Our modern high schools, which have kids going to class all day, five days a week, do a poor job of truly preparing our kids for an adulthood which doesn’t look like 9-5. There’s little flexibility in what a teen can study, how they manage their days and how they get real life experience.
This article in the LA Times gives me hope that our young kids, when they are teens, will have more choice and more flexibility in learning what they need for their adult lives. Online classes certainly are no panacea for education. However, if more and more “traditional” schools recognize that online classes can be just as good, or even better, then that’s one step closer to being accepting of other alternatives, such as work-study, mentorships, self-study, and attending community college instead of high school.
In other words, the more flexibility public high school students have in their programs, the more choices and the more acceptance high school homeschoolers will have.
Even the UC system is getting on board with accrediting online courses. And an increasing number of high schools are offering kids the flexibility to do at least some of their classes online while attending traditional classes and extracurriculu activities at the high school campus. This kind of hybrid between traditional classes and independent study is exactly what many students crave. Being able to tailor their schedule according to their daily rhythms, learning styles and level of understanding is what high school kids need to prepare them for the “real world” where the skill of knowing how to manage their life is the one of the most important of all. And I mean really manage their life, not manage someone else’s to-do list that was given to them.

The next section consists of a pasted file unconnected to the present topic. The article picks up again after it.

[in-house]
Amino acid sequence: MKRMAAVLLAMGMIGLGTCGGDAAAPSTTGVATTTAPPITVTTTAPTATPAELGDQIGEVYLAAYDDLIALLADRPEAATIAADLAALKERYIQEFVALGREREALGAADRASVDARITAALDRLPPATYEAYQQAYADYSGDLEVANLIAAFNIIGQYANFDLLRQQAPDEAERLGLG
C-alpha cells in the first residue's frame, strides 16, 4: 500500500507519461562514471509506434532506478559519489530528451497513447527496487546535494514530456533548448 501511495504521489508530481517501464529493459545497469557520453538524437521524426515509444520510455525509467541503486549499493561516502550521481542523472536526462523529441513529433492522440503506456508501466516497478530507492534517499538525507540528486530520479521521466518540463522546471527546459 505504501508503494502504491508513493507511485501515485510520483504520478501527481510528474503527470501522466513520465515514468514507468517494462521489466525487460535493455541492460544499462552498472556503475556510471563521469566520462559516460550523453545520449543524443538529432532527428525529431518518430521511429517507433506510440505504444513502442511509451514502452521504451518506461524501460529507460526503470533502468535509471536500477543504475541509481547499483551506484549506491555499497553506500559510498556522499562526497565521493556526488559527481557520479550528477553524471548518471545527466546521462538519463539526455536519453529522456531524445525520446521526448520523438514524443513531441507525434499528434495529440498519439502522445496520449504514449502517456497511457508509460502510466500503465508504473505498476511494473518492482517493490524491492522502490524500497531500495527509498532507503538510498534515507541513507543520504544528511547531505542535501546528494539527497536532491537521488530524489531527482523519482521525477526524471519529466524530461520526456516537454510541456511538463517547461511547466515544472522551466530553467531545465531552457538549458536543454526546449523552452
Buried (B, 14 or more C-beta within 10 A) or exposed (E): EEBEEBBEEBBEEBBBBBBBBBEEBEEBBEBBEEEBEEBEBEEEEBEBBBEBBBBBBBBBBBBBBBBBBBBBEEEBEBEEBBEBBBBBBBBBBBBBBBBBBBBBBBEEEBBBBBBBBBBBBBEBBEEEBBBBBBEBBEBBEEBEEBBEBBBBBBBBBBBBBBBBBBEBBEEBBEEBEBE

All in all, I think this is a step in the right direction. It may not be the perfect solution, and it may be a reaction that has nothing to do with trying make education “better” (in other words, it could be due more to the fact that technology exists, businesses want to sell their product, or teachers attempting to reduce their overloaded schedules). But no matter what the reason for it happening, online classes and increased flexibility are good for high school, and for homeschoolers.